In many ways, her story is that of so many displaced Ukrainians who are still struggling to fit in far from home. Yet, they are finding both help and hope through church institutions doing exactly what Nataliya Menshykova tries to do with her theater: help people feel at home.
For Nataliya Menshykova, the 682-mile journey to Lviv began in April 2014, a month after Russia annexed Crimea.
“I love freedom,” she says, explaining why she fled.
“I didn’t need to be ‘saved’ by someone,” she adds, referring to a narrative used to justify Russian annexation. “My children are Ukrainian and so am I.”
She packed two suitcases and a computer and took her two sons, now 23 and 14, to the only institution she trusted: the hospital where her younger son had been treated for a chronic heart disease.
Two weeks after she arrived, Caritas gave her “immediate relief,” she says, paying her rent and supplying her family with food. Caritas also raised over $1,000 to hire a French surgeon to fly in and conduct a complicated, life-saving heart procedure for her son. Ms. Menshykova had met Maksym Bondarenko of Caritas at a roundtable discussion for Crimean refugees together with local social policy officials.
Through a variety of programs, with mostly Western funding — through partners such as CNEWA — Caritas has provided assistance to nearly 300,000 people since April 2014, when the armed uprising in the Donbas region of eastern Ukraine began. Last year, over $16 million was raised for outreach programs, which include acceptance and rehabilitation efforts.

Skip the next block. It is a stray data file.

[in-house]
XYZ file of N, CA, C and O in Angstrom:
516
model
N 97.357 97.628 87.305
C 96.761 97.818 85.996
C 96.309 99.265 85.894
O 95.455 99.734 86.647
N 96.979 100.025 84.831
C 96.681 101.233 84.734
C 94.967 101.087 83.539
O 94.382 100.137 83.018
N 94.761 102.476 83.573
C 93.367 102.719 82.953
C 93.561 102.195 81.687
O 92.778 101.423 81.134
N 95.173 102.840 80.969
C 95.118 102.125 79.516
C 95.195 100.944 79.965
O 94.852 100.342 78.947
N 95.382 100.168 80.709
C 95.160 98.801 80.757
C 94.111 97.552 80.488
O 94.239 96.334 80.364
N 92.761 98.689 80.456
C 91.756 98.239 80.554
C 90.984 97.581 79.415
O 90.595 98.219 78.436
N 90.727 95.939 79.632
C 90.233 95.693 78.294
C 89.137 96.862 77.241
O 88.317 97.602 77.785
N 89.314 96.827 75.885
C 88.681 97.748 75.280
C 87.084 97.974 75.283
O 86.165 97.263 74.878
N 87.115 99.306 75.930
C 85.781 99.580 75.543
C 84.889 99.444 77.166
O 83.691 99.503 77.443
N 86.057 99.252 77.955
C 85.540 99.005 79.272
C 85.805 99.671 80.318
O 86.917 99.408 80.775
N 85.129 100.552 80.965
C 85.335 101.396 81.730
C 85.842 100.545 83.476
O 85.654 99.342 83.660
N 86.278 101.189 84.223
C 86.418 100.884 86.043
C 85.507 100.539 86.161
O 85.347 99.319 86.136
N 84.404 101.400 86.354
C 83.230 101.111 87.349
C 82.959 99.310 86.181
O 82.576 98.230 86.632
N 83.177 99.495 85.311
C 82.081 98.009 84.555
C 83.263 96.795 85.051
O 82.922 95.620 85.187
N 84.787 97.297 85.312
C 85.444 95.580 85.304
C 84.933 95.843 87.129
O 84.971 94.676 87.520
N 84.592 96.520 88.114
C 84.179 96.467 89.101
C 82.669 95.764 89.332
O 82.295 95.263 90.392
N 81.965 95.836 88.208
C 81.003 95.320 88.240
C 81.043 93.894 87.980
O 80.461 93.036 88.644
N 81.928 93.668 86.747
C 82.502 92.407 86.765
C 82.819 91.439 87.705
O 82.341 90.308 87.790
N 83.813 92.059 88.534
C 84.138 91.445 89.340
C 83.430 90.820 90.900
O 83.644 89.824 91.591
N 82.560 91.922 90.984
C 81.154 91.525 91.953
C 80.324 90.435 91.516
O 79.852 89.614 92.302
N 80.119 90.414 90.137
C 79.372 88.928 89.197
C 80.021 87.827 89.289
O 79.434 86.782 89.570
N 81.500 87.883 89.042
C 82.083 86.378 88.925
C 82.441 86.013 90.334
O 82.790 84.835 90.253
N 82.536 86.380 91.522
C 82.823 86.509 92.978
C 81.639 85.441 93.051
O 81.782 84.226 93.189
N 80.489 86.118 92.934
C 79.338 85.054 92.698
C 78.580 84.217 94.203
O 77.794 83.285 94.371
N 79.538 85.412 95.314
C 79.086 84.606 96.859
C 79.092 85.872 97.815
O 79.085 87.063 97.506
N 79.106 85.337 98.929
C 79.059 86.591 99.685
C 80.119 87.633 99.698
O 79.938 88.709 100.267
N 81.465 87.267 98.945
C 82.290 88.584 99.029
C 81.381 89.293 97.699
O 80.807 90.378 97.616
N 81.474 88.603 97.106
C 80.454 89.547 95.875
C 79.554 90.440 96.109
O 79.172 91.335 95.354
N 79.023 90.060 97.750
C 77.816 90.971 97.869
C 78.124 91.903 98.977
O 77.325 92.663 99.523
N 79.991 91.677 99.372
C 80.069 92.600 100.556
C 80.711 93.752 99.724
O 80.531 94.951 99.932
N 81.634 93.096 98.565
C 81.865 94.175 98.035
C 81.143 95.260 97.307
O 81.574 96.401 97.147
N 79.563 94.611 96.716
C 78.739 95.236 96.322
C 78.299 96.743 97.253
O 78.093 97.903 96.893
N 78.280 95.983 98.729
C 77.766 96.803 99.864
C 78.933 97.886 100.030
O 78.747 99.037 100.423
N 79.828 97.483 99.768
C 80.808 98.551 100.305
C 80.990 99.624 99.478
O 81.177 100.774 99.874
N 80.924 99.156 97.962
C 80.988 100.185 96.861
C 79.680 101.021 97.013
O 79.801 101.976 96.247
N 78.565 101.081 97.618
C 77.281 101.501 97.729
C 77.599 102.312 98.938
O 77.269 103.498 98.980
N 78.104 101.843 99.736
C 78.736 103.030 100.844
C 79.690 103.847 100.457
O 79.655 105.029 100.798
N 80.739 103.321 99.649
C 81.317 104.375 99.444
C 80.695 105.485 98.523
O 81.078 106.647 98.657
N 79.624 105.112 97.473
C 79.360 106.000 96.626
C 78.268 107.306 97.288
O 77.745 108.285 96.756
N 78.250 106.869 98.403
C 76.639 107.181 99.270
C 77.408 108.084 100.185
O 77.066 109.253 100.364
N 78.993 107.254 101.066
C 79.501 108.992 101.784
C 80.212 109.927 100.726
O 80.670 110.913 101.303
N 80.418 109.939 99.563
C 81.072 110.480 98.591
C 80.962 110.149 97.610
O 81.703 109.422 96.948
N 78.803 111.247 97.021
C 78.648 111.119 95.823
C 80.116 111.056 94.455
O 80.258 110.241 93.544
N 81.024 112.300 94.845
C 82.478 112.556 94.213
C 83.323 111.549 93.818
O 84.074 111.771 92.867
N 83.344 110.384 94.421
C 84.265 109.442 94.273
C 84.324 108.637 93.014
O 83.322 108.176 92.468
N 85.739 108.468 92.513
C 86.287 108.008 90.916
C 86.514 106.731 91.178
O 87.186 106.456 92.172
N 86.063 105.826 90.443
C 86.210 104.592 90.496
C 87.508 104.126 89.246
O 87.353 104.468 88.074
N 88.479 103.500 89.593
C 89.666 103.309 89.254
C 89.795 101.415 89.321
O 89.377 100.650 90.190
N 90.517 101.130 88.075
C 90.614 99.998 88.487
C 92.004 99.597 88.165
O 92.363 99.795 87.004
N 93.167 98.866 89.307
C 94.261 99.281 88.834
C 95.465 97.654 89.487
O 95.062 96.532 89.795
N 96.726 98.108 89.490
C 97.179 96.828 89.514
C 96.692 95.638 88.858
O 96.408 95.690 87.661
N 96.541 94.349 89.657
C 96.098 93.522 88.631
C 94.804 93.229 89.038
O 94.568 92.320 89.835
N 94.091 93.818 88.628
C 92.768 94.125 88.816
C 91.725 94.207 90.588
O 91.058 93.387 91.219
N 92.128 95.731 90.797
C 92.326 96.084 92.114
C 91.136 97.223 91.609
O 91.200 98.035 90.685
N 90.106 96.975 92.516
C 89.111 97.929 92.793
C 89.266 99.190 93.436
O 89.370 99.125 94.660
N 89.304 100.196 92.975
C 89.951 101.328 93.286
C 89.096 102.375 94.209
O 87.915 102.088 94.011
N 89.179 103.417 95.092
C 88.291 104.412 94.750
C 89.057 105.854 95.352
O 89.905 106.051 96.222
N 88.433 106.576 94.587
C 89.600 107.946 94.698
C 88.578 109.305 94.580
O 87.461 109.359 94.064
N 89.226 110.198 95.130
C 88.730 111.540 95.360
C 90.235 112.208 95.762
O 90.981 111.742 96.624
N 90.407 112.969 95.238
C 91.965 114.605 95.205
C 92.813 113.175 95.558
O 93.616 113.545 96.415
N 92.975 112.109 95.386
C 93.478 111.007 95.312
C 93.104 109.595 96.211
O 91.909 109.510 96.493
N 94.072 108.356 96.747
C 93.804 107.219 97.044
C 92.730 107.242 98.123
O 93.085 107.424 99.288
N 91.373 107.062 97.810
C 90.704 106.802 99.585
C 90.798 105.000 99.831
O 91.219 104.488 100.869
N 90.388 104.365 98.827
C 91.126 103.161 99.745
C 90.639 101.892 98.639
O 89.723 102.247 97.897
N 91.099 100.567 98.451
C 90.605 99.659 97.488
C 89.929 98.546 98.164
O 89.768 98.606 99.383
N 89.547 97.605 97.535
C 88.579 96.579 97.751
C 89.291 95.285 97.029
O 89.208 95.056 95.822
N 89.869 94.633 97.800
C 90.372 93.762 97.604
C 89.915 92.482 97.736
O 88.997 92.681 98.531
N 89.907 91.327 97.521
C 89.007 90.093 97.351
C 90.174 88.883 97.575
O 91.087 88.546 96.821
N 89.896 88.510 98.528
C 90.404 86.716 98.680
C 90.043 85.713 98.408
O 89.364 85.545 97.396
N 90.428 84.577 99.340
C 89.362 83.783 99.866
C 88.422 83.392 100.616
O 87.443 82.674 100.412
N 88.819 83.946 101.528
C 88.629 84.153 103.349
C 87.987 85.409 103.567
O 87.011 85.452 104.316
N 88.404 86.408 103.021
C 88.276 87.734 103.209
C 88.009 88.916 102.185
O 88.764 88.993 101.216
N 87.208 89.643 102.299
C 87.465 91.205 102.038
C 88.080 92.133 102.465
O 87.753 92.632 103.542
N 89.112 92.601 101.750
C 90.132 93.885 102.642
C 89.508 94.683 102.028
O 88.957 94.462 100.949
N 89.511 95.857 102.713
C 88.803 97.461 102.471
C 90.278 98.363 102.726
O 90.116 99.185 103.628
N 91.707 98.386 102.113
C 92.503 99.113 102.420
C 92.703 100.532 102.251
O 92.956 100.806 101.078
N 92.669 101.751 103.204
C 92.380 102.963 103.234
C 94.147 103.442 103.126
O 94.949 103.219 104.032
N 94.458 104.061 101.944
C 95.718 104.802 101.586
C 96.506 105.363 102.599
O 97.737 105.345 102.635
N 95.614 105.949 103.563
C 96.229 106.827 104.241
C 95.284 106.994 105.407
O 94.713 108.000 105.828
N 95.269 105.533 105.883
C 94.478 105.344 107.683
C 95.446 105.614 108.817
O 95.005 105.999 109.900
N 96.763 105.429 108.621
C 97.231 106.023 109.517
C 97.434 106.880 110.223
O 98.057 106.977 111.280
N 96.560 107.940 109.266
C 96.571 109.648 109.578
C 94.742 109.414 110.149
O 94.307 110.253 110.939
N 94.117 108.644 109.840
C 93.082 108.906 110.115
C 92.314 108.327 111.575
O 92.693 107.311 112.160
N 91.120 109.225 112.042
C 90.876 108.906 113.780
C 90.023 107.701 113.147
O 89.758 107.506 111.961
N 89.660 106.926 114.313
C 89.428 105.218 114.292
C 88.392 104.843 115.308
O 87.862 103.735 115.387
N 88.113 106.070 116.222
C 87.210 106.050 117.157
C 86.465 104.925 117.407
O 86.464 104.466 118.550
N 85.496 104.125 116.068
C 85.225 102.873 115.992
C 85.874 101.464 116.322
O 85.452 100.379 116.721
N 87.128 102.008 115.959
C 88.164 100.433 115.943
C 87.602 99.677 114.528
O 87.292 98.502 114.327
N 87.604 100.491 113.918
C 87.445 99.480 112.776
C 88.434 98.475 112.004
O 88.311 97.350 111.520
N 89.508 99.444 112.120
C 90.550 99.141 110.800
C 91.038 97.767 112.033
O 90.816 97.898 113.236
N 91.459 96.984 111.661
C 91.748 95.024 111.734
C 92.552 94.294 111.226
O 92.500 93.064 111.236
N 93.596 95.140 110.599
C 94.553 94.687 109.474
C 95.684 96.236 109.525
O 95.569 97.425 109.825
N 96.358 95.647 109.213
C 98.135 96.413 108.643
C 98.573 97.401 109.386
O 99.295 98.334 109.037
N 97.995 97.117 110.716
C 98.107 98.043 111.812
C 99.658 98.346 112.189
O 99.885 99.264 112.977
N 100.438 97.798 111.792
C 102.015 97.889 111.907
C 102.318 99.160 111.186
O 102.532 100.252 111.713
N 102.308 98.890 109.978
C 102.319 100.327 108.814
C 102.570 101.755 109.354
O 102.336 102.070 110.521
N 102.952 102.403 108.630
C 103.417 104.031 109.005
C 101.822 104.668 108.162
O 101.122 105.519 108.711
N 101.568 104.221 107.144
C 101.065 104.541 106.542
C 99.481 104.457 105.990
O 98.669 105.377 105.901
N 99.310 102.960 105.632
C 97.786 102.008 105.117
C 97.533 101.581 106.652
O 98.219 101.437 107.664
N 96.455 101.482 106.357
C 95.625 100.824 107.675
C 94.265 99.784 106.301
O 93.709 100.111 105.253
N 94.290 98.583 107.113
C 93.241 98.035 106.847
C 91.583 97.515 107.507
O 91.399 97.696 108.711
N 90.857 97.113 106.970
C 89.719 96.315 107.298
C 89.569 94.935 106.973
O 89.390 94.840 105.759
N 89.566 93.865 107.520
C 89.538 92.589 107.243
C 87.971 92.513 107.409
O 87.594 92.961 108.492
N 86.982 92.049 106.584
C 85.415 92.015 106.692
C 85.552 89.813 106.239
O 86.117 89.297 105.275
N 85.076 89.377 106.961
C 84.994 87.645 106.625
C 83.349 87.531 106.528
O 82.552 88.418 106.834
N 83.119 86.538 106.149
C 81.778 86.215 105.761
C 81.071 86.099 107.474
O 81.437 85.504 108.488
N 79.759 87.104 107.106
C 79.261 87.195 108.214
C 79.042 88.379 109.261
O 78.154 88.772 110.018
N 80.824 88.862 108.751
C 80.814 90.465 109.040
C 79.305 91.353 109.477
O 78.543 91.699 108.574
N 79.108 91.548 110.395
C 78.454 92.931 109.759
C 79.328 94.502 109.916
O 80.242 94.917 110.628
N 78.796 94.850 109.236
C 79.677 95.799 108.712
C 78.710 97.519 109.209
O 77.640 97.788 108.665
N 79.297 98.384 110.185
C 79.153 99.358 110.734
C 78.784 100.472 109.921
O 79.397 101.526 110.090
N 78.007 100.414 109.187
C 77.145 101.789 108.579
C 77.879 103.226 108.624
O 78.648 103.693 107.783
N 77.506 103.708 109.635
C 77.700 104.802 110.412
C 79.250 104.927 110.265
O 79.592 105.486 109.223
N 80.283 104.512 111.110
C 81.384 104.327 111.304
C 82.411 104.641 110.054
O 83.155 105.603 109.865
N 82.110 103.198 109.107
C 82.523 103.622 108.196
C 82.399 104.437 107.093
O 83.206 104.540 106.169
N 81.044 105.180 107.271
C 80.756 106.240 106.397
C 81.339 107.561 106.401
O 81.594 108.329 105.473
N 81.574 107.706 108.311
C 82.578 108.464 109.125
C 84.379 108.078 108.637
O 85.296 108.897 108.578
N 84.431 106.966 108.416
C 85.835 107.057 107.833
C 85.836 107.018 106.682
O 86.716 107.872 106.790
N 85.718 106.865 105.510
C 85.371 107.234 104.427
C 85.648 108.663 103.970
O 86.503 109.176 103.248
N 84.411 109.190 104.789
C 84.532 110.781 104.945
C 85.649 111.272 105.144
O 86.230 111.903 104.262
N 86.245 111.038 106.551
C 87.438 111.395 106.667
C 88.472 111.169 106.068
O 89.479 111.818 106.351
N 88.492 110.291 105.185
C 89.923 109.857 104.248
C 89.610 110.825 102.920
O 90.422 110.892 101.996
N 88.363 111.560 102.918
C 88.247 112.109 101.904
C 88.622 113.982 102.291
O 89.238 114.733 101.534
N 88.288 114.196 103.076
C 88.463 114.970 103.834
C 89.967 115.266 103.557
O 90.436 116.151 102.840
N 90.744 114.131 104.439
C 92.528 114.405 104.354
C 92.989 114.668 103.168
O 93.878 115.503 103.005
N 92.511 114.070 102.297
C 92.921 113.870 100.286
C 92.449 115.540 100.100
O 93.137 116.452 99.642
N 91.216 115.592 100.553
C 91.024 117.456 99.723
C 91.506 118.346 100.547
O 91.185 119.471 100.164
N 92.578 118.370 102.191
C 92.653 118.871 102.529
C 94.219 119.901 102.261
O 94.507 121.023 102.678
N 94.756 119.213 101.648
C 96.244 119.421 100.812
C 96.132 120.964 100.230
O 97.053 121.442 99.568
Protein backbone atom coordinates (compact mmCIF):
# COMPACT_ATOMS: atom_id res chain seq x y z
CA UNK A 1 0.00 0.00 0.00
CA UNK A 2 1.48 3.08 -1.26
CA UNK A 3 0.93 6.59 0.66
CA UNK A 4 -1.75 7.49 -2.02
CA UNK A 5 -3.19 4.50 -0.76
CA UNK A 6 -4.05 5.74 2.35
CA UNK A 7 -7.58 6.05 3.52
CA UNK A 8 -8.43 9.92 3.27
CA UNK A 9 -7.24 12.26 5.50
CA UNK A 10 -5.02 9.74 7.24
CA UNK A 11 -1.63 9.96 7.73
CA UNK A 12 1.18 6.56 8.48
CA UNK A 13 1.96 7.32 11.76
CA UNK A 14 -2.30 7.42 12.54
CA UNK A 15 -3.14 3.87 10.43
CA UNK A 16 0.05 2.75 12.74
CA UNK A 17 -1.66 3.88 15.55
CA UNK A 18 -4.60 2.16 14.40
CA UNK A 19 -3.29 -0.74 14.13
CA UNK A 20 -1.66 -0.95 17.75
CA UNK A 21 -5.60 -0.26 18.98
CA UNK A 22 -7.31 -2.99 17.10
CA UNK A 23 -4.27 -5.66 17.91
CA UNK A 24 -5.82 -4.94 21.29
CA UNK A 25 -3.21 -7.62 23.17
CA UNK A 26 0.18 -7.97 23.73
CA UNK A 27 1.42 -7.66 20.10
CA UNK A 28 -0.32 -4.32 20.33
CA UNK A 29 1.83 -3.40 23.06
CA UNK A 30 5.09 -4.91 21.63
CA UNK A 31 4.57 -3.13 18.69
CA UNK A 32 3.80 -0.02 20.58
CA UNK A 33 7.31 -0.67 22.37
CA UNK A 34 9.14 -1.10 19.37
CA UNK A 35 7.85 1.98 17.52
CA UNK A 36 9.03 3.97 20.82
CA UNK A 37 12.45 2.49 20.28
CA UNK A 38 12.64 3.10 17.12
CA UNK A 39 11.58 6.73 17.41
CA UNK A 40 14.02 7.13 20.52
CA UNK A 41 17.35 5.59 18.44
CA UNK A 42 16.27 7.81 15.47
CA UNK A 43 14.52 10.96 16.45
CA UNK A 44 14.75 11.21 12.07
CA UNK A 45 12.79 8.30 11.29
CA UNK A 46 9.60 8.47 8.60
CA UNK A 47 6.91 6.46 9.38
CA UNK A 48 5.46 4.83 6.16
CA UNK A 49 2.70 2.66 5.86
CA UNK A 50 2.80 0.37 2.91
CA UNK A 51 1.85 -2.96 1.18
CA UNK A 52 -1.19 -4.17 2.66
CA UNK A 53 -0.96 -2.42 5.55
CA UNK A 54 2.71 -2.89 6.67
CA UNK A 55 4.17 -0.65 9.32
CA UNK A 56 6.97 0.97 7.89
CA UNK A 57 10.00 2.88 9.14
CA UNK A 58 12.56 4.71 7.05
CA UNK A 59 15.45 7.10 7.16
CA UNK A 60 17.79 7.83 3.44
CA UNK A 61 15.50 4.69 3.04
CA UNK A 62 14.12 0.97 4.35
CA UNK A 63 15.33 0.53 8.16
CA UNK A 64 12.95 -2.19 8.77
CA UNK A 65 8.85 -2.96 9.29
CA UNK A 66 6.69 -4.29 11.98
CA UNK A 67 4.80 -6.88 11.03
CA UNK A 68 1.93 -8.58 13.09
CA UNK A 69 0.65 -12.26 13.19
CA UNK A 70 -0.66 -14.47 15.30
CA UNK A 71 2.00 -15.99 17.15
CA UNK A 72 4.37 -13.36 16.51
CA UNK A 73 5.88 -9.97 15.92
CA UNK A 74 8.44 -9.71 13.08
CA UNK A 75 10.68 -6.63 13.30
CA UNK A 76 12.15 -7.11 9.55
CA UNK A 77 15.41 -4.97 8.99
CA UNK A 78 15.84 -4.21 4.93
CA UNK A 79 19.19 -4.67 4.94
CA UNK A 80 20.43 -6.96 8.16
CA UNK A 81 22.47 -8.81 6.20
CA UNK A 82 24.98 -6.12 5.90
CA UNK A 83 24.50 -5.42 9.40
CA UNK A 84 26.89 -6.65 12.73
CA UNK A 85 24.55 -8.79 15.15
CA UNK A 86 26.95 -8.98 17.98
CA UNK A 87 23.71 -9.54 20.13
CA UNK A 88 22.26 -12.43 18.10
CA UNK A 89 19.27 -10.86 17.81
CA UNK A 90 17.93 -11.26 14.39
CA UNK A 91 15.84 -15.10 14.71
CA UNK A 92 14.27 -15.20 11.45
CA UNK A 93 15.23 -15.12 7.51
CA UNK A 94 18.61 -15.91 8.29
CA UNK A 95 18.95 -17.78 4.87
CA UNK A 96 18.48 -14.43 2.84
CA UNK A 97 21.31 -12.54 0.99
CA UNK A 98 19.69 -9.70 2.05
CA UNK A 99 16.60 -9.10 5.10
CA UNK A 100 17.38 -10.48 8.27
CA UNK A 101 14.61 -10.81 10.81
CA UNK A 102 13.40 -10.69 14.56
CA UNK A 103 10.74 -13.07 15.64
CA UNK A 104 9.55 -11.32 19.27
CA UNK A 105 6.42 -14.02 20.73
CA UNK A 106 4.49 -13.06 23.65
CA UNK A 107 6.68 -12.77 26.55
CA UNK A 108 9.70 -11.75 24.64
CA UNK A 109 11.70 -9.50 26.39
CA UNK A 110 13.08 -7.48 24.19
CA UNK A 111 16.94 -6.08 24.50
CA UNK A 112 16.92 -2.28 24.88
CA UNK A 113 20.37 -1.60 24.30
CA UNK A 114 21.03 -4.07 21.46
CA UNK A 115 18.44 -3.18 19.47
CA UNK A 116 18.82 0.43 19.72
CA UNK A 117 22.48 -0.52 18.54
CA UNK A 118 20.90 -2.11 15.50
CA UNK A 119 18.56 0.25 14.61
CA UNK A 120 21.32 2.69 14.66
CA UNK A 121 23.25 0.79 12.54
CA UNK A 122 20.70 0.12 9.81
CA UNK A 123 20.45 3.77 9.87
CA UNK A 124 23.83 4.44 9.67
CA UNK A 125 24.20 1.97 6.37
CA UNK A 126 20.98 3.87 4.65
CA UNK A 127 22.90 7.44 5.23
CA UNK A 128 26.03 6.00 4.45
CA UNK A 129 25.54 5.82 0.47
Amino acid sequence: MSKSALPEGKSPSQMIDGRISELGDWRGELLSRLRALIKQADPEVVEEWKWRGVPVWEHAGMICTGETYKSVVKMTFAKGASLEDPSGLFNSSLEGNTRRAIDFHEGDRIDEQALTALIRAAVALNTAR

Displaced people who chose to relocate to Lviv and other western regions tend to have more “pro-Ukrainian or pro-European views,” says Mr. Bondarenko of those impacted by the war in the east.
“Those who choose western Ukraine ... weren’t afraid to come here,” he says, alluding to the stereotypes of the region as home to “rabid nationalists.”
Ms. Menshykova acknowledges that adjusting to life in Lviv was not easy. For six months she washed office floors. The average Ukrainian only earns about $200 a month, partly the result of the country’s economy shrinking by more than 15 percent since 2013. In that same period, Ukraine’s currency, the hryvnia, has lost more than two-thirds of its value relative to the U.S. dollar, and domestic prices have doubled.
Churches have tried to help. Greek Catholic churches have for more than a year ended their liturgies with prayers for people who are suffering because of the war — especially the displaced — as a way to raise awareness of their plight.
Caritas hopes to harness the influence of churches to further promote human welfare, especially in western Ukraine.
The Rev. Serhiy Kulbaka, a Greek Catholic priest, reaches out to war veterans and displaced families suffering from posttraumatic stress disorder.
The jovial Father Kulbaka, 45, lives in a monastery in Lviv while serving a parish from a wooden church on the north end of the city. But his journey to this point has been long and arduous — a journey of abduction, captivity and suffering that nearly cost him his life.